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How far do we let casual dress go? Do you agree with Ms. Noonan?

We want to be respected but no longer think we need to be respectable.

For years I’ve had a thought whose expression I could never get right, but it applies to our subject this week, so here goes:

Since the triumphant end of World War II, America has come to enjoy greatly the idea of its pre-eminence. We’re “the leader of the free world,” we dominate science, medicine, philanthropy. We teach emerging nations the ways of democratic governance; we have the biggest economy and arsenal; we win all the medals, from the Nobel Prizes to the Olympics. This has been the way of things for nearly 80 years, and for much of that time we brought to the task of greatness a certain earnestness of style. We had a lot of brio and loved our wins, but we politely applauded for the other teams from the Olympic stands, and our diplomats and political figures—JFK, Reagan—walked through the world with a natural but also careful dignity.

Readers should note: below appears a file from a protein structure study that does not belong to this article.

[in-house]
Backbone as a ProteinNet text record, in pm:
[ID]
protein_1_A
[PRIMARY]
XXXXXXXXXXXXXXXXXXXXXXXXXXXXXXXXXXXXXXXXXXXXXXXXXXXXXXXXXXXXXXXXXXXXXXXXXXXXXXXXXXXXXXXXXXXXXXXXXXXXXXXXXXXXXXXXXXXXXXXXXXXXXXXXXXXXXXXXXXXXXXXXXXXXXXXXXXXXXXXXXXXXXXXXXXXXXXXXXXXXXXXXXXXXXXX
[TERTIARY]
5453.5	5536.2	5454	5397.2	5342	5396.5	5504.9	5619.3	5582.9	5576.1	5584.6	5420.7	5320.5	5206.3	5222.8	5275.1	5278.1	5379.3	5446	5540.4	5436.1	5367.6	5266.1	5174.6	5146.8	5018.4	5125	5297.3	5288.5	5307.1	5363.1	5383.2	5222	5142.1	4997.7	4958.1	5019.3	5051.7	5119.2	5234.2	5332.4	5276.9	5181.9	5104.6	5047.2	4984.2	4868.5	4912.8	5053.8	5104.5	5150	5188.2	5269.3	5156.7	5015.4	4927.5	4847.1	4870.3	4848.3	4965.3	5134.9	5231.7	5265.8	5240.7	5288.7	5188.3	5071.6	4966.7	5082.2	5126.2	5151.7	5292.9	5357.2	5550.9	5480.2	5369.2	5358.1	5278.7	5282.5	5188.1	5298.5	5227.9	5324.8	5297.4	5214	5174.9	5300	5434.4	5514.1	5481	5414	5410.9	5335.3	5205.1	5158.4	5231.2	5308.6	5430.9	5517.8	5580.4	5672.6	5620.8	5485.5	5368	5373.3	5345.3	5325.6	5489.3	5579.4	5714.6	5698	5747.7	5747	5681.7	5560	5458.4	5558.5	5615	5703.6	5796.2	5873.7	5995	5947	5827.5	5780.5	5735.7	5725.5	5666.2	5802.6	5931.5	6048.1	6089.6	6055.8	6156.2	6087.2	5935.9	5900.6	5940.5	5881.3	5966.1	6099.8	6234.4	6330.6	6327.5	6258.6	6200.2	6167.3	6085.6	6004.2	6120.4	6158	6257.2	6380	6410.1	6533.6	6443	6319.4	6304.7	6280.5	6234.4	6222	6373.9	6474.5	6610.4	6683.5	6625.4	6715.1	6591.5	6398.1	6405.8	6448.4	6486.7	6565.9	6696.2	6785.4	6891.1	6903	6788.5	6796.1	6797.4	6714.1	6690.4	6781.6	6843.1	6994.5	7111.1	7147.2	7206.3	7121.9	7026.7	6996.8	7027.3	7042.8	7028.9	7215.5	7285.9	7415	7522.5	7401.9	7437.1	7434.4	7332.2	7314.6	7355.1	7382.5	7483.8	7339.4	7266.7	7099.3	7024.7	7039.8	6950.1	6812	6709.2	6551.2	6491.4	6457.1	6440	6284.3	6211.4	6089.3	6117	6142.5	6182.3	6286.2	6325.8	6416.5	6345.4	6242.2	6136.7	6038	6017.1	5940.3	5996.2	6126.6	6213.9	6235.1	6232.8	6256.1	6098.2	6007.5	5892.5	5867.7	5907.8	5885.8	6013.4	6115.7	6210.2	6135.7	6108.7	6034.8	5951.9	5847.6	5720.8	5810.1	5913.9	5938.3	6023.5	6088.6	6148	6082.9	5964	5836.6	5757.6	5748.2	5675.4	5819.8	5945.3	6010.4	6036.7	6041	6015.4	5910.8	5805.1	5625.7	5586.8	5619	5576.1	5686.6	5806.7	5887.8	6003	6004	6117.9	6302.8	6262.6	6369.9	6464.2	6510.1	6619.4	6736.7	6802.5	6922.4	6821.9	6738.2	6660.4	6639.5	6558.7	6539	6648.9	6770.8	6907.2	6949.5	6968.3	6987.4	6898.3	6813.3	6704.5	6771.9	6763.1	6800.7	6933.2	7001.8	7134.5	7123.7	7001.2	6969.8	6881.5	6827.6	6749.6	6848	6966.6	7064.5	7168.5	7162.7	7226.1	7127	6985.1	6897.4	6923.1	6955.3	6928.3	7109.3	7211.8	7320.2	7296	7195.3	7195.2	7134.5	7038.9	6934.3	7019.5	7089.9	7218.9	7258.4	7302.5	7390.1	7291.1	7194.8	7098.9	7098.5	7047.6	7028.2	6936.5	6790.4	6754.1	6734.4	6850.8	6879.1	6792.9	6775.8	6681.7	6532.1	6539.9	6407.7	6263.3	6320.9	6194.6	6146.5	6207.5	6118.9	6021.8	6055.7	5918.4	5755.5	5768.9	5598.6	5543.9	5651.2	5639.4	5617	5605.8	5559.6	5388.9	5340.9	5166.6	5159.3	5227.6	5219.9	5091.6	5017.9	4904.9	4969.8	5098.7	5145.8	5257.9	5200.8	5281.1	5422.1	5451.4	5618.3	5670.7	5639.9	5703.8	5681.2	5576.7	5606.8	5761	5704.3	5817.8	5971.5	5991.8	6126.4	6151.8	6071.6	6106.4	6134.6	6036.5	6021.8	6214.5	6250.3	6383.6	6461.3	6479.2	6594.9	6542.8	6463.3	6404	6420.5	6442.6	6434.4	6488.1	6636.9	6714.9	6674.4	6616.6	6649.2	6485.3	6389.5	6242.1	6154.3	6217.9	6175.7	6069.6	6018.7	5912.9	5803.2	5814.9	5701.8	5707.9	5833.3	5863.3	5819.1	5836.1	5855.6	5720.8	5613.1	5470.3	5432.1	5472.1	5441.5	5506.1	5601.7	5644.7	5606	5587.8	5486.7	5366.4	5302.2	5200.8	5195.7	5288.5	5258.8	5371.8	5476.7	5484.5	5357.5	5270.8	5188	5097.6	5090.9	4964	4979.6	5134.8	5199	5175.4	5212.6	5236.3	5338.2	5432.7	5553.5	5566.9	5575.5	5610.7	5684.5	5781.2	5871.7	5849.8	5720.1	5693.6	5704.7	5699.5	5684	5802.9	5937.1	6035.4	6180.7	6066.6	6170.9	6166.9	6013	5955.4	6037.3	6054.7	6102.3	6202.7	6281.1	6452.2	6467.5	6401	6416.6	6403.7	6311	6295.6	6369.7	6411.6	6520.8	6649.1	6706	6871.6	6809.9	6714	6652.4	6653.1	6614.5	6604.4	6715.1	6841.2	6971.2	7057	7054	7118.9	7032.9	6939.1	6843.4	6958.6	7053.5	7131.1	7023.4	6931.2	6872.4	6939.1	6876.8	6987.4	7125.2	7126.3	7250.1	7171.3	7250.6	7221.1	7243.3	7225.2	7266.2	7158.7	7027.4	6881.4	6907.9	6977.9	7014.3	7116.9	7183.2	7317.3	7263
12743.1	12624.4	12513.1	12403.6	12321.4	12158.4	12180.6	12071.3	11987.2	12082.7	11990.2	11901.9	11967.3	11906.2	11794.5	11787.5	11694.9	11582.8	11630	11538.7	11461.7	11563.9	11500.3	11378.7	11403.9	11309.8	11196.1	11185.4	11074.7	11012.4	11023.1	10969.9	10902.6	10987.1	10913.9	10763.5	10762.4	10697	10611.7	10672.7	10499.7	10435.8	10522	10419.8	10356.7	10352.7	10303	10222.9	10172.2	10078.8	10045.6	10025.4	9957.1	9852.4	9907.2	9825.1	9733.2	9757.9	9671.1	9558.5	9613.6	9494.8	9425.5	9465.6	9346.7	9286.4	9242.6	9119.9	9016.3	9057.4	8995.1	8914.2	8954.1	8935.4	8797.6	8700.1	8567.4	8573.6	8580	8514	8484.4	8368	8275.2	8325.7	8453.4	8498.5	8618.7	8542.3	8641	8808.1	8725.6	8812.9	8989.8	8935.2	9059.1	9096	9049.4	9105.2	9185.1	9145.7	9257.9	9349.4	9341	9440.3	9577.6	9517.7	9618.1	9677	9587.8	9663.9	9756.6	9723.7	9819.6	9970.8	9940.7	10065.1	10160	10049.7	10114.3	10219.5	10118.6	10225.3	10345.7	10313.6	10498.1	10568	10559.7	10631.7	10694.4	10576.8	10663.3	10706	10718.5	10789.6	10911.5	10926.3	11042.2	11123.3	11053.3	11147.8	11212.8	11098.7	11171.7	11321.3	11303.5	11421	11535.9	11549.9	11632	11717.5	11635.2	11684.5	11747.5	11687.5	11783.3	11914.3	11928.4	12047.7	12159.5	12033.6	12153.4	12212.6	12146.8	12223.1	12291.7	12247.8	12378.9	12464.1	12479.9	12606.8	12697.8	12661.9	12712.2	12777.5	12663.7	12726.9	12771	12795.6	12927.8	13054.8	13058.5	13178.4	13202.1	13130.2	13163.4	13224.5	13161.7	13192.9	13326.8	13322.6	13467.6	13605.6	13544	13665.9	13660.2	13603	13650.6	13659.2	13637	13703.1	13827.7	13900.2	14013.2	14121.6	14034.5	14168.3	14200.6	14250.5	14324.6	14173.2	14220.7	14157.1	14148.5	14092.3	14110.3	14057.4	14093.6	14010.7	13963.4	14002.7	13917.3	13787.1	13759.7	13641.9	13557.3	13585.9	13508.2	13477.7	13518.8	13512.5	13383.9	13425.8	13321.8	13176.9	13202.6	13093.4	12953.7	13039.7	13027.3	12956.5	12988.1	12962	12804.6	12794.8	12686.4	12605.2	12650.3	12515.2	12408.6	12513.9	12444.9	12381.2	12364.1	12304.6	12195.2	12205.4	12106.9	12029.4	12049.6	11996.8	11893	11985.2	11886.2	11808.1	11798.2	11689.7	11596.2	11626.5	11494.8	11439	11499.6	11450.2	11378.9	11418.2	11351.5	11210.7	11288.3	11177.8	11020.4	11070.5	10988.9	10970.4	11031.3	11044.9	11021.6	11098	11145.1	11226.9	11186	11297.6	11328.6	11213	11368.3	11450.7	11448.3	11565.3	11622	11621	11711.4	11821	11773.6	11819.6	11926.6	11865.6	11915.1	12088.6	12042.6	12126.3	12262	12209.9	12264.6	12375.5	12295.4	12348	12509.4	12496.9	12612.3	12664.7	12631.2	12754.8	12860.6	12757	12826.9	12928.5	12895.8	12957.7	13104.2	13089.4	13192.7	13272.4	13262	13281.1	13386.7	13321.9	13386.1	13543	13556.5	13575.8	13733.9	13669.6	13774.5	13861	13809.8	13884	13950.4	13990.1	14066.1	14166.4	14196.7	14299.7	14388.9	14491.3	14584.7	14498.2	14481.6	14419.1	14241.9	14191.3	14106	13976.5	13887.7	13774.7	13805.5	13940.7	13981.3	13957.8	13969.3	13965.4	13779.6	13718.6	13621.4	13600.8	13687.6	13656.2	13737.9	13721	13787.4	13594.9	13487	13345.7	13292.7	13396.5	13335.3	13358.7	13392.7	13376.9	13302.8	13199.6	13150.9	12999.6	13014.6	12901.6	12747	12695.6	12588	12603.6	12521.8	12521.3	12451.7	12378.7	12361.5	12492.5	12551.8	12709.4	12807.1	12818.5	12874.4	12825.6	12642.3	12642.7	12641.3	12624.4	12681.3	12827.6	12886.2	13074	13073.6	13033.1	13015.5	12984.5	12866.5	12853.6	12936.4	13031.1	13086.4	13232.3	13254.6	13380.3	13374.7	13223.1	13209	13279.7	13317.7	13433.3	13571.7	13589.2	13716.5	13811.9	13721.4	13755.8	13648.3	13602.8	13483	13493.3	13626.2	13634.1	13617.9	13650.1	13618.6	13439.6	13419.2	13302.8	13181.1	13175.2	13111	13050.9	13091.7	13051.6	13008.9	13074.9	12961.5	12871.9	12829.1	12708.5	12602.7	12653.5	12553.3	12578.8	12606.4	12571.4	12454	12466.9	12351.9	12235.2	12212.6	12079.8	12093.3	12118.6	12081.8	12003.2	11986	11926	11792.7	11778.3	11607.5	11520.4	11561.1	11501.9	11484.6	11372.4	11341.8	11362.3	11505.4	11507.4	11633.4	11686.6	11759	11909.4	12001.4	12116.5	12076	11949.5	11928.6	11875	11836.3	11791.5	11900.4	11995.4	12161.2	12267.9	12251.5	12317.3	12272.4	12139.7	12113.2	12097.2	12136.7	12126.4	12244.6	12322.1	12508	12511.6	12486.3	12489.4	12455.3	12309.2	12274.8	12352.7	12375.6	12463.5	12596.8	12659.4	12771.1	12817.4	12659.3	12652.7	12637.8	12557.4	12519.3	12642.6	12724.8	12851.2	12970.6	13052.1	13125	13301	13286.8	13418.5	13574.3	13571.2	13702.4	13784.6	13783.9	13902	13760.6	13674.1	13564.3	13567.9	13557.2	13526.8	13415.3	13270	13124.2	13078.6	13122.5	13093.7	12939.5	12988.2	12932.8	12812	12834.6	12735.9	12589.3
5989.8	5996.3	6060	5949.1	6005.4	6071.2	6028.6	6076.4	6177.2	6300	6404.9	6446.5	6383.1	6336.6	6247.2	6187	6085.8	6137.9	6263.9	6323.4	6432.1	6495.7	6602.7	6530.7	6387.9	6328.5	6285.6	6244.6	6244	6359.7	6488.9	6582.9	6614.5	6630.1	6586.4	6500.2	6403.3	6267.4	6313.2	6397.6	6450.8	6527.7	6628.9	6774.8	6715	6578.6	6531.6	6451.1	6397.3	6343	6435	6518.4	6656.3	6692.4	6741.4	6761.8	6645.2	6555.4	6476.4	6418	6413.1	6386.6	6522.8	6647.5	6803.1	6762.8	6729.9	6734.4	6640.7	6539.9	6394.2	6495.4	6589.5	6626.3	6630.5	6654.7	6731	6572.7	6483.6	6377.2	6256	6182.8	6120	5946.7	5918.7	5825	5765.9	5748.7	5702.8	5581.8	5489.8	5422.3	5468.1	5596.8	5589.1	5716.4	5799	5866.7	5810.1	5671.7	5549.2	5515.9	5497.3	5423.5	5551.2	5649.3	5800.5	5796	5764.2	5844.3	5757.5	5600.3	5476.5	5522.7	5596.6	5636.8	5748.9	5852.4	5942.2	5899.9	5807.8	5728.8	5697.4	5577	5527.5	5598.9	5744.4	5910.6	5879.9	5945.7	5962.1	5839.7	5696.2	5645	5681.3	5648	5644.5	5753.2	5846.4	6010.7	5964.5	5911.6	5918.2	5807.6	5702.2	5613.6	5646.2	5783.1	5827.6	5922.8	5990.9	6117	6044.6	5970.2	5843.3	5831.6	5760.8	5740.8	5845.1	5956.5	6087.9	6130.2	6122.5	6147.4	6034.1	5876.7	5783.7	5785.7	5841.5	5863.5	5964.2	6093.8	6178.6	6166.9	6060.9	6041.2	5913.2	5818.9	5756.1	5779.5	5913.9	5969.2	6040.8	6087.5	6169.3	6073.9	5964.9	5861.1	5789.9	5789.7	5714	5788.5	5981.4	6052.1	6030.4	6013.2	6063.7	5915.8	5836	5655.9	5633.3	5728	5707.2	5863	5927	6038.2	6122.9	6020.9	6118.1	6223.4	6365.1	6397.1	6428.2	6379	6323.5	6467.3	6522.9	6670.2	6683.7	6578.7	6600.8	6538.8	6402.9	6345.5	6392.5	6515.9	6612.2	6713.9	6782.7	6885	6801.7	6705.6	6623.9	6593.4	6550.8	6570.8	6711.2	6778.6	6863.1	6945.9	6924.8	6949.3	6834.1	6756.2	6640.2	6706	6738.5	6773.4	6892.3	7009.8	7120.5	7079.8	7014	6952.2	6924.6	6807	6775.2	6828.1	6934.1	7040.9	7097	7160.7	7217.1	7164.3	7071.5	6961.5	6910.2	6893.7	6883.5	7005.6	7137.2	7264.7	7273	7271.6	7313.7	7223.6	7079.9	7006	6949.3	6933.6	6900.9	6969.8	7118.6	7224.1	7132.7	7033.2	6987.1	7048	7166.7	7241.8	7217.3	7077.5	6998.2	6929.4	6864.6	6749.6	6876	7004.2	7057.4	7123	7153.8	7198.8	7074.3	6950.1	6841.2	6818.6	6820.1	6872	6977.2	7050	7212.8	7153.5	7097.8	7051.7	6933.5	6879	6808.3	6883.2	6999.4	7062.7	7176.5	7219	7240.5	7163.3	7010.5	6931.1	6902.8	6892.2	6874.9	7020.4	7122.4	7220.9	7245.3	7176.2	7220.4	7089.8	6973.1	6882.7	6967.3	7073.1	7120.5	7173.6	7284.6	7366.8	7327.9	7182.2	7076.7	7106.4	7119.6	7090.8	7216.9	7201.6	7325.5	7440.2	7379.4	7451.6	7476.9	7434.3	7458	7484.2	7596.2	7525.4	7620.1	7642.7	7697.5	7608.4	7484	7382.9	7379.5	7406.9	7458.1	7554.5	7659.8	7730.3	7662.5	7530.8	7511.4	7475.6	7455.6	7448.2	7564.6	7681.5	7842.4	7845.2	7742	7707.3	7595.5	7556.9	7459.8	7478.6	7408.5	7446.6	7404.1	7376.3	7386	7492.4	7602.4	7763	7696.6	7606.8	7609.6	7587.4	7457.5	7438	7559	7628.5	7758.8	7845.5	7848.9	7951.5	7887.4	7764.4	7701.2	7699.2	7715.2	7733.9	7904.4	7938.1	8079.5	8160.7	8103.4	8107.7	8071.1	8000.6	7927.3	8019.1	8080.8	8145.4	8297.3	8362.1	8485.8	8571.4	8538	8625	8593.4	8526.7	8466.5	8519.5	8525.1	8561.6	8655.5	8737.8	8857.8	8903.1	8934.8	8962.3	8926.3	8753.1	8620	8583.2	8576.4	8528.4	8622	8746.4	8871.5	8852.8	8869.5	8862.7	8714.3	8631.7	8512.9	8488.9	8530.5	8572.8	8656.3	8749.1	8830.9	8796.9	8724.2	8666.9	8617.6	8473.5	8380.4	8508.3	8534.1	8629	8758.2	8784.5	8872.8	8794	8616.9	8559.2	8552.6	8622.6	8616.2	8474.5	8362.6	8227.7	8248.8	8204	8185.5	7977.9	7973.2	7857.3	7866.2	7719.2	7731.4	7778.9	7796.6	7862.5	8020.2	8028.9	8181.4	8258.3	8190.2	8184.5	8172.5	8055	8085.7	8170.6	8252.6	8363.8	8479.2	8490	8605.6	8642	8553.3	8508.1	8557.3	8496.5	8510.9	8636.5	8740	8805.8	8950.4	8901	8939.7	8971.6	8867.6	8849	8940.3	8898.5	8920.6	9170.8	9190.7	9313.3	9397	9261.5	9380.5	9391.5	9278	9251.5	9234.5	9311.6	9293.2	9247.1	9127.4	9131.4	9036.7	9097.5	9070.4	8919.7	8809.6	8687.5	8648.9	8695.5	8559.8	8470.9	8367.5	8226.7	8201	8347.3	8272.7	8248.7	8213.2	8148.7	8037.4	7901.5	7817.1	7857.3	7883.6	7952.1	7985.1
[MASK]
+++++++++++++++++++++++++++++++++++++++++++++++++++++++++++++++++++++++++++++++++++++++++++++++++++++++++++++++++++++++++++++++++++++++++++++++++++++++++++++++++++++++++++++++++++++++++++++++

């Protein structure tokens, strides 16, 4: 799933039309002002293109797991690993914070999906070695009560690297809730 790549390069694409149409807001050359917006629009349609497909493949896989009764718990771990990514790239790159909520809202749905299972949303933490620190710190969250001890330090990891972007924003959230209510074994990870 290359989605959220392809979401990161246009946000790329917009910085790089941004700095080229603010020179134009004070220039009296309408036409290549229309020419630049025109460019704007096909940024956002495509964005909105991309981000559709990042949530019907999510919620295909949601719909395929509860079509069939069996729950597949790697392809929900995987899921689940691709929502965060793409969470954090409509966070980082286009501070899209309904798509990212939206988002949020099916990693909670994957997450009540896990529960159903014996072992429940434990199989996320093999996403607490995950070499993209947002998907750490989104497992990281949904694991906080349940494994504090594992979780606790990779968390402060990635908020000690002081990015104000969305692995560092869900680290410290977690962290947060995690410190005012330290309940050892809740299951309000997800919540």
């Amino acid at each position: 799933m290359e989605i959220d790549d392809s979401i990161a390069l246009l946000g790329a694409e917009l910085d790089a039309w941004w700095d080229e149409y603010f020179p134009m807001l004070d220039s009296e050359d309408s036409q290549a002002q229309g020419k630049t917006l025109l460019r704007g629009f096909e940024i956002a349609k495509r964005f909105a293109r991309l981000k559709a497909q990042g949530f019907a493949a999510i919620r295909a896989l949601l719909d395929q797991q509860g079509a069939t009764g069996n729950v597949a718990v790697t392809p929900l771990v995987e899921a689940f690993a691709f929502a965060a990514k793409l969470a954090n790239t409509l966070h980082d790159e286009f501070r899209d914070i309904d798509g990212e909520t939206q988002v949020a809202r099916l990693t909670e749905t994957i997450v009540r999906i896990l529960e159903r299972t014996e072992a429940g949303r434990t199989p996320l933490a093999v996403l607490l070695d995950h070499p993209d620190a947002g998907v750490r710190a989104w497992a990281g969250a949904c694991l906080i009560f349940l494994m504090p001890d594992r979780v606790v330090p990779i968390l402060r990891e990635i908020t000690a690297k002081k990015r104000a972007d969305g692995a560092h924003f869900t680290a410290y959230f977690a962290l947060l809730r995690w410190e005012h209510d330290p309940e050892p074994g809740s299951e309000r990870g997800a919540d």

Which was good, because pre-eminence always entails obligations. You have to act the part. You have to present yourself with dignity. You have to comport yourself with class.

For some time—let’s say since the turn of this century—we’ve been at a point in our power where we still love to insist on the pre-eminence—USA! USA!—while increasingly ignoring the responsibilities.

Babies acting out on the CapitolThat is the thought I want to express: We want to be respected but no longer think we need to be respectable.

We are in a crisis of political comportment. We are witnessing the rise of the classless. Our politicians are becoming degenerate. This has been happening for a while but gets worse as the country coarsens. We are defining deviancy ever downward.